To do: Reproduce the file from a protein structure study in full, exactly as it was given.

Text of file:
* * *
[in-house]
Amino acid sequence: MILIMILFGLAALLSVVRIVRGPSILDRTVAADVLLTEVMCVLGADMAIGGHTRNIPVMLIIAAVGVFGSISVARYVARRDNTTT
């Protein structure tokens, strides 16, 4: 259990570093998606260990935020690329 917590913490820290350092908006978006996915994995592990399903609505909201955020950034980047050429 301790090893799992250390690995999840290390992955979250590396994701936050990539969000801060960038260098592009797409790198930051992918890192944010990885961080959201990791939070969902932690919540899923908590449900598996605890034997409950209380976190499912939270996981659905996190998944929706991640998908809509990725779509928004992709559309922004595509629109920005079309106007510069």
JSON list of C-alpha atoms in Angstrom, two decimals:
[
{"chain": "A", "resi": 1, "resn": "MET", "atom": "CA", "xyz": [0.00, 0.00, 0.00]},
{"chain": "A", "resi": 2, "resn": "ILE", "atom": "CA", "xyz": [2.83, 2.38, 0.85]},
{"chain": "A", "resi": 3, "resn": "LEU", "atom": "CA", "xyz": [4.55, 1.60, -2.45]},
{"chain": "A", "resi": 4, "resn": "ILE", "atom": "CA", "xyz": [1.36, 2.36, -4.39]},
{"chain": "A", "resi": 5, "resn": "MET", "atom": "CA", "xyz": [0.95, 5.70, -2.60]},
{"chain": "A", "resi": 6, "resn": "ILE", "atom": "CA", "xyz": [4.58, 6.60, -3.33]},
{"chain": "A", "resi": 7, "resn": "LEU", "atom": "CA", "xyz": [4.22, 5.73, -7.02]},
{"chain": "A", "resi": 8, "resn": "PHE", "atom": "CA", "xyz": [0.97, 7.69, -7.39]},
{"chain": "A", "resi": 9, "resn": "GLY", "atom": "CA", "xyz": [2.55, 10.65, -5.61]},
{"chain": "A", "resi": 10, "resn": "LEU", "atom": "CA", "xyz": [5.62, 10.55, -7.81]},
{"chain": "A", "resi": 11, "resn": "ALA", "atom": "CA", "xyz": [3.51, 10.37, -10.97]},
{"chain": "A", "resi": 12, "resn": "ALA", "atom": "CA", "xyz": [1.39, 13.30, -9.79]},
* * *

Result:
[in-house]
Amino acid sequence: MILIMILFGLAALLSVVRIVRGPSILDRTVAADVLLTEVMCVLGADMAIGGHTRNIPVMLIIAAVGVFGSISVARYVARRDNTTT
């Protein structure tokens, strides 16, 4: 259990570093998606260990935020690329 917590913490820290350092908006978006996915994995592990399903609505909201955020950034980047050429 301790090893799992250390690995999840290390992955979250590396994701936050990539969000801060960038260098592009797409790198930051992918890192944010990885961080959201990791939070969902932690919540899923908590449900598996605890034997409950209380976190499912939270996981659905996190998944929706991640998908809509990725779509928004992709559309922004595509629109920005079309106007510069």
JSON list of C-alpha atoms in Angstrom, two decimals:
[
{"chain": "A", "resi": 1, "resn": "MET", "atom": "CA", "xyz": [0.00, 0.00, 0.00]},
{"chain": "A", "resi": 2, "resn": "ILE", "atom": "CA", "xyz": [2.83, 2.38, 0.85]},
{"chain": "A", "resi": 3, "resn": "LEU", "atom": "CA", "xyz": [4.55, 1.60, -2.45]},
{"chain": "A", "resi": 4, "resn": "ILE", "atom": "CA", "xyz": [1.36, 2.36, -4.39]},
{"chain": "A", "resi": 5, "resn": "MET", "atom": "CA", "xyz": [0.95, 5.70, -2.60]},
{"chain": "A", "resi": 6, "resn": "ILE", "atom": "CA", "xyz": [4.58, 6.60, -3.33]},
{"chain": "A", "resi": 7, "resn": "LEU", "atom": "CA", "xyz": [4.22, 5.73, -7.02]},
{"chain": "A", "resi": 8, "resn": "PHE", "atom": "CA", "xyz": [0.97, 7.69, -7.39]},
{"chain": "A", "resi": 9, "resn": "GLY", "atom": "CA", "xyz": [2.55, 10.65, -5.61]},
{"chain": "A", "resi": 10, "resn": "LEU", "atom": "CA", "xyz": [5.62, 10.55, -7.81]},
{"chain": "A", "resi": 11, "resn": "ALA", "atom": "CA", "xyz": [3.51, 10.37, -10.97]},
{"chain": "A", "resi": 12, "resn": "ALA", "atom": "CA", "xyz": [1.39, 13.30, -9.79]},